DLT: A technology that gives consumers the power to vote with their feet

 

 

 

 

Louis de Bruin

The term Distributed Ledger Technology or DLT, is often used instead of Blockchain. Ten years ago, Blockchain came to the forefront as the underlying technology powering Bitcoin, and as a phrase it is catchier, and therefore often used interchangeably with DLT. But it is more accurate to see DLT as an overarching range of technologies, of which Blockchain is a special case. Most significantly, DLT also predates Blockchain and Bitcoin as a disrupting development.

At the beginning of this century, filesharing services such as Napster, Kazaa, and Limewire enjoyed widespread use among consumers of music and film. These services were powered by DLT and these applications made it possible for internet users all over the world to share files containing music or movie media anonymously, rather like an internet version of the public library practice of “borrow a book, lend a book.” The reason for using these file sharing applications was that consumers were unhappy with the power of media companies that required you to buy a multi-selection CD when it was just one specific song on a disc you wanted to listen to, often for a one-off occasion, or when a movie was not available in the region where you lived because of the distribution policy of film companies.

The motivation of filesharing application users was not to so much to defraud the producers of music and films of their rightful income, but more for these dissatisfied customers to bypass the services of these companies that consumers considered to have the wrong price-to-performance ratio. Filesharing applications enabled them to organize themselves through a distributed technology, without a central party. In this way, filesharing services served no different purpose than Bitcoin, which was itself a way for consumers to avoid the banks’ lengthy and costly processing of international money transfers for this service. Bitcoin made it possible to do it in near-real time for extremely low fees.

Again, it was a DLT, in this case Blockchain, that enabled consumers to organize themselves without depending on a central party. Hence, DLT is a way for the masses to make their voice heard and to protest services they consider to be poor and expensive. Not that filesharing and Bitcoin were perfect alternatives for consumers to bypass respectively the media distributers and banks. Both filesharing services and Bitcoin suffer from considerable flaws. But it was a wake-up call for the incumbent parties in the media and financial service industries to realize that they can no longer ignore their consumers, as they can resort to alternative means.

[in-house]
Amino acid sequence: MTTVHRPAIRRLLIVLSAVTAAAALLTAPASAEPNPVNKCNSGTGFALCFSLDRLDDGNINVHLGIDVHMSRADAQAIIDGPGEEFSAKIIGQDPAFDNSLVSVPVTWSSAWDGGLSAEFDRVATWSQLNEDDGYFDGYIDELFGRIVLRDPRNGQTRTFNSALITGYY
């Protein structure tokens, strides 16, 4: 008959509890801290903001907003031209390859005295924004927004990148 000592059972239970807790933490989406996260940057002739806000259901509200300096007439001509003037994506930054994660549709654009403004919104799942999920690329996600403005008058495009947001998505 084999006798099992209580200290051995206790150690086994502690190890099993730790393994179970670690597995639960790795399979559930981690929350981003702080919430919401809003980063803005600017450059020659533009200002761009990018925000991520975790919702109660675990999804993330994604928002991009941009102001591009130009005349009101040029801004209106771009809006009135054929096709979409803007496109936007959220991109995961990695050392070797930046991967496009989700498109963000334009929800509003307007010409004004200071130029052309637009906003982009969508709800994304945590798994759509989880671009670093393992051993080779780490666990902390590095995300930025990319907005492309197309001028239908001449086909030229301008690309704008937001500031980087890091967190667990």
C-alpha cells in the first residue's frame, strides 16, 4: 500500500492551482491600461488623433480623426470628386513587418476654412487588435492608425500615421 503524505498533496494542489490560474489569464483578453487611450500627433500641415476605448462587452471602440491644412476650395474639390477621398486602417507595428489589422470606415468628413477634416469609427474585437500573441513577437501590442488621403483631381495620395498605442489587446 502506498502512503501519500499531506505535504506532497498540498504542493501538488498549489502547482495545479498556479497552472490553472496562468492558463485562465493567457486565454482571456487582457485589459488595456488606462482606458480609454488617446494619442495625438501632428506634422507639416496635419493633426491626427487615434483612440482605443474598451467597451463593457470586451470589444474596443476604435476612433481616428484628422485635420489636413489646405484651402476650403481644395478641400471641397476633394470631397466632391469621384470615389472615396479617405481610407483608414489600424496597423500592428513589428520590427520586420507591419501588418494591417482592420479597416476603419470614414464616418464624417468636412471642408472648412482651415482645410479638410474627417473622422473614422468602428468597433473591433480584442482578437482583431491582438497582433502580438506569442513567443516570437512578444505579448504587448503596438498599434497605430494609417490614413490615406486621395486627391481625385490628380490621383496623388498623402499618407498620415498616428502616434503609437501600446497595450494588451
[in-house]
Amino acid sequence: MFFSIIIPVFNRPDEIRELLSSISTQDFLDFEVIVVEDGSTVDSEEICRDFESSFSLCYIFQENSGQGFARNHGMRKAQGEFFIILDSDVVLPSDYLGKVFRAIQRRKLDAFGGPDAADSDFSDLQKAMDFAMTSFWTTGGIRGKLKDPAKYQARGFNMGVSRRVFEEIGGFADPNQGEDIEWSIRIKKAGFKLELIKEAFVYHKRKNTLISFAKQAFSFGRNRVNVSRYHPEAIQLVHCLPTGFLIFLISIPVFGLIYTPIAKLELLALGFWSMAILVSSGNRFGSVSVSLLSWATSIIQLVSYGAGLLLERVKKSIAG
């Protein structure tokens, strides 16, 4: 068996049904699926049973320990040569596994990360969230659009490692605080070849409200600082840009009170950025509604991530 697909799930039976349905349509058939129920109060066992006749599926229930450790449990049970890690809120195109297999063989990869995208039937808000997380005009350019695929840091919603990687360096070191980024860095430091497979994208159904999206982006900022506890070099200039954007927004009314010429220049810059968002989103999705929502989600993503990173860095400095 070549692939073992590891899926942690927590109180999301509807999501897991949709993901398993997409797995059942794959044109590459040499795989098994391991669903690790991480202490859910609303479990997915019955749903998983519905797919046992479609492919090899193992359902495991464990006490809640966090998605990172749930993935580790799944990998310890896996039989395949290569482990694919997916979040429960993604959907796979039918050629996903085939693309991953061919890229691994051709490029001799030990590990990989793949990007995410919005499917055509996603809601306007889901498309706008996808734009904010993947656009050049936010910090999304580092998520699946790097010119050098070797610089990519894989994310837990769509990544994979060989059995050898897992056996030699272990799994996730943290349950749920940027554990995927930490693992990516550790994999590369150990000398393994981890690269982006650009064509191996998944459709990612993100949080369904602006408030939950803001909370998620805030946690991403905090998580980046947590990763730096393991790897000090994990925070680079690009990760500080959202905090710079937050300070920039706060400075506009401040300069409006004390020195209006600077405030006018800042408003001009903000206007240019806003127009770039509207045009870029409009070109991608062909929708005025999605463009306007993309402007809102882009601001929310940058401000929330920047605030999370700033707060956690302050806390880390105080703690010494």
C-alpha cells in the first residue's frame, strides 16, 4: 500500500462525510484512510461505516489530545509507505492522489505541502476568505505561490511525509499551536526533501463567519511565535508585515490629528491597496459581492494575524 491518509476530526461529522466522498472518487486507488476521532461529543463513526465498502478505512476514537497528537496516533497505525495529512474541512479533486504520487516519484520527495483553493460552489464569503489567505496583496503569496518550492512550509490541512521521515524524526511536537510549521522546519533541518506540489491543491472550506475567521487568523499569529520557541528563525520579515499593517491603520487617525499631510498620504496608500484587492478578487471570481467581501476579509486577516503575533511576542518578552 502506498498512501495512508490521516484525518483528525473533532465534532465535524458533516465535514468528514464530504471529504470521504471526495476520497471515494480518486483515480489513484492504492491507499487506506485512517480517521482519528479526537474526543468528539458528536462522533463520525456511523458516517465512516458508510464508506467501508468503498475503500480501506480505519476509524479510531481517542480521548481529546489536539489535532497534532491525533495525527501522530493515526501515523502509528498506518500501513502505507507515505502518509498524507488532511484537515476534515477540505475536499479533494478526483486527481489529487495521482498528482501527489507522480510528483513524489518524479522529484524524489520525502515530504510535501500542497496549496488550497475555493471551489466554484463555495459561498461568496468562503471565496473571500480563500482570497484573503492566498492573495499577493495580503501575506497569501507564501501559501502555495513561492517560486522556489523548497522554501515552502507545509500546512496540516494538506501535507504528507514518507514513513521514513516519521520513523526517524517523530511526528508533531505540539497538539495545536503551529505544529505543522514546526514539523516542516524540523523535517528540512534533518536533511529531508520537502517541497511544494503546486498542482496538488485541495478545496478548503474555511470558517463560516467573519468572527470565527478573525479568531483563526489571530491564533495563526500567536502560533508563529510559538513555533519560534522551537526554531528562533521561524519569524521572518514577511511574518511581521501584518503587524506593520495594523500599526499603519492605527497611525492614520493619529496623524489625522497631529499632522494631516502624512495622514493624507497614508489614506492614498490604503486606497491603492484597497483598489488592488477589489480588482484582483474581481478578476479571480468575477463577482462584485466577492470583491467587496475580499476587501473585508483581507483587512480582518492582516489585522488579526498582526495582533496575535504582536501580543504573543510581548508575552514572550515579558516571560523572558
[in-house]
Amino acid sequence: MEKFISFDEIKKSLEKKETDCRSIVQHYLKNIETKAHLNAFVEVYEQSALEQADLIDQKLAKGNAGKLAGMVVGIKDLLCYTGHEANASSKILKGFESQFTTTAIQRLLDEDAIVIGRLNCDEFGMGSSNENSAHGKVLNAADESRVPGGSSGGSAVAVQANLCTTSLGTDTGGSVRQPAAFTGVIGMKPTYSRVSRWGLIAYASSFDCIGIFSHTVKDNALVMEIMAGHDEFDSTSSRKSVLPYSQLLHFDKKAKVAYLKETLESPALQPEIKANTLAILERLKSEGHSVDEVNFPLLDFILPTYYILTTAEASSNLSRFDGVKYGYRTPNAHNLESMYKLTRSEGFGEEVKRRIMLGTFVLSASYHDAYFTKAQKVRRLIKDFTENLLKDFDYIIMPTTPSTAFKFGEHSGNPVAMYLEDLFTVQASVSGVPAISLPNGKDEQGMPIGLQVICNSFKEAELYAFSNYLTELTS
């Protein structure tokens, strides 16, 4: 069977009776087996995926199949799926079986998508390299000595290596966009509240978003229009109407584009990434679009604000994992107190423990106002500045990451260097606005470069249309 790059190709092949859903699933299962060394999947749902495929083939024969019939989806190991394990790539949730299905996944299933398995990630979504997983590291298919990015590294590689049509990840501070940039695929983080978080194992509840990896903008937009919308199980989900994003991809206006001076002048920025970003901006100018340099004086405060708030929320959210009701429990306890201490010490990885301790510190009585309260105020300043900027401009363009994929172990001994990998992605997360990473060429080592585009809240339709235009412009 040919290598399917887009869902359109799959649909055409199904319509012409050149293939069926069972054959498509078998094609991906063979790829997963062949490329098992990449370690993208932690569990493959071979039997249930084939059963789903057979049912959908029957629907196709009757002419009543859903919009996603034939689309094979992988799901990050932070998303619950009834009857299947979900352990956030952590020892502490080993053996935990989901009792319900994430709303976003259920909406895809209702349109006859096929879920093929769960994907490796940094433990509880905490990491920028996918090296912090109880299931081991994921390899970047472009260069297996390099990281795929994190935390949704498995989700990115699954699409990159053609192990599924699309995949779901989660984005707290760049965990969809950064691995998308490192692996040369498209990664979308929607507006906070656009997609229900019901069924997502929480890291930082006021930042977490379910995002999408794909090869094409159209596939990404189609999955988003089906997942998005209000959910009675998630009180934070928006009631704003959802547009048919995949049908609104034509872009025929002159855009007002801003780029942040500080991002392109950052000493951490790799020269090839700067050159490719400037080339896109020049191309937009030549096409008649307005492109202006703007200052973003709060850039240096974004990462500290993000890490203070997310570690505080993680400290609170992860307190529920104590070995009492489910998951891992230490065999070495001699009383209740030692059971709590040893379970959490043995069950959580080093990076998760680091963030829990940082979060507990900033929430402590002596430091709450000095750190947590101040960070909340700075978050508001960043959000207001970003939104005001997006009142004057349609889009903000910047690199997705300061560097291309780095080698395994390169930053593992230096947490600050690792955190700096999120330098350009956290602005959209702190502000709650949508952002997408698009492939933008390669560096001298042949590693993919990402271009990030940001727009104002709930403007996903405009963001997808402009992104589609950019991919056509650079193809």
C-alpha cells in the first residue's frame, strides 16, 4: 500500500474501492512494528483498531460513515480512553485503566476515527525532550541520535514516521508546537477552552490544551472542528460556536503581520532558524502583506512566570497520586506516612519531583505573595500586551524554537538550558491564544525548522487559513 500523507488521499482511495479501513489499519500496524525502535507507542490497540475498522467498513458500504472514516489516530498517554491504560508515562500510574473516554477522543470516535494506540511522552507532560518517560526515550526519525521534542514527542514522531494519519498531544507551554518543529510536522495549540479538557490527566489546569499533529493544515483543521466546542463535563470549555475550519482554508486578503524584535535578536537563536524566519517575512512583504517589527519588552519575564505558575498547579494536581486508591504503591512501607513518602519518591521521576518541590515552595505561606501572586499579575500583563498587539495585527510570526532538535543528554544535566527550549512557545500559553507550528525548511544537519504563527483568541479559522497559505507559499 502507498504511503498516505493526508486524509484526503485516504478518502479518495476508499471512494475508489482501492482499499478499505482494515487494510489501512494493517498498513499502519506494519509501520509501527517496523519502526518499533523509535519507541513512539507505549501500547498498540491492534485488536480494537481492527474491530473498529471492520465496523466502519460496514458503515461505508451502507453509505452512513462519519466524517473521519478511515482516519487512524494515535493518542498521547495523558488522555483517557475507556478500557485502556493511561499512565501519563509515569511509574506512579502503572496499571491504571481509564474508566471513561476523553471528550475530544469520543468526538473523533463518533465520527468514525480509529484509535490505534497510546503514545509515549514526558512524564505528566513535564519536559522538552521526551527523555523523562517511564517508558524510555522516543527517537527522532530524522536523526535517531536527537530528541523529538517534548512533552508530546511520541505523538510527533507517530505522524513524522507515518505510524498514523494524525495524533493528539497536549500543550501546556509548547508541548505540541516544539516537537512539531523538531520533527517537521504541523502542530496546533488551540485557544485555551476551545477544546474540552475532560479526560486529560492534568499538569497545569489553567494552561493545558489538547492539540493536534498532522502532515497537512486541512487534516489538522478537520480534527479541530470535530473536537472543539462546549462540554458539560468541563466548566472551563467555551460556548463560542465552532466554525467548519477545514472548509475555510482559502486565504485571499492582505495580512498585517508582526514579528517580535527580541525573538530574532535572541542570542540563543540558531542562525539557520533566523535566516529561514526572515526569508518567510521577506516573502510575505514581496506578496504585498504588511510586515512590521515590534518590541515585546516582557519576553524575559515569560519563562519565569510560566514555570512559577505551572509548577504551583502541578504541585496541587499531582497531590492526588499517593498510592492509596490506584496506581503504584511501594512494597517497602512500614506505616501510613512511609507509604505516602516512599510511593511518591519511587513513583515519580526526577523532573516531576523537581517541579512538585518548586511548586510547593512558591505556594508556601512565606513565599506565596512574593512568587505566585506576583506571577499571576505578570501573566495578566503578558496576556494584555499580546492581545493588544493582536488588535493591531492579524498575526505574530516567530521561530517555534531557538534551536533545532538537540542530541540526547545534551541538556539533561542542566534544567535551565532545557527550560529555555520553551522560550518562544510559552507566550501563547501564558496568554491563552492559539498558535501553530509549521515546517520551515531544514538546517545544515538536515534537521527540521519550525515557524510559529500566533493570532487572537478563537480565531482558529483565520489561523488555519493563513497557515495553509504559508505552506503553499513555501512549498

Media companies went through a major crisis because of the practice of filesharing and it was not until 2015 that a new business model would win back mass audiences. Their initial response was taking defensive actions by suing individuals who facilitate filesharing or who download media files. But this had very little effect, partly because people started to use VPN services to disguise their location, but mostly because it did not solve the real problem: people felt they were given a bad deal by the media companies. In the end these companies were saved, not by taking negative actions but by new entities that emerged with an ethic of “consume as much as you can.” These were services such as Spotify, iTunes, Netflix, and Amazon, who would provide quality service with a monthly fee, thus meeting the demands of consumers who previously resorted to the use of file sharing applications.

The result? Consumers now felt vindicated, media companies’ roles were diminished but ultimately saved thanks to the new operating model that the successful startups had created.

The threat that banks face from cryptocurrencies like Bitcoin is dealt with in a similar manner. Fintech firms sprout up and work with banks as competitors to create new services that are geared to the demands of computer-savvy clients, such as easy-to-use apps, lower rates for money transfers, and flash payments that allow cross-border settlement in seconds for a low fee.

Neither the media industry’s response to file sharing, nor the banks’ response to Bitcoin was fighting back with Blockchain. The answer was instead found by new entrants and by providing consumers with a service that was perceived to be a proverbial “good deal” – a good product at a reasonable price. The technology they use is a mix of traditional and newer tech, including DLT.

There are multiple lessons to be learned from these experiences.

First, DLT gives the masses a way to vote with their feet. If organizations become complacent and think that, because of their dominant market position, they can get away with charging consumers for a poor service, DLT may offer consumers a way to organize themselves and offer a method to obtain the services they want, while bypassing the traditional market players.

Secondly, the role of DLT can be to shake up markets that don’t function properly. DLT services don’t have to be new market parties with a need to survive. They can serve to inspire new companies to create new business models that can restore the balance in the market. After that, DLT services may serve a niche market or go into hibernation mode.

In the meantime, the original market incumbents will have to find new, less dominant roles. In the process they may even disappear altogether.

Finally, DLT should serve as a disciplining force to incumbents in any market: Don’t take your position for granted and don’t become complacent! If your service is not up to scratch, your customers may organize themselves through DLT and become your fiercest competitor.

 

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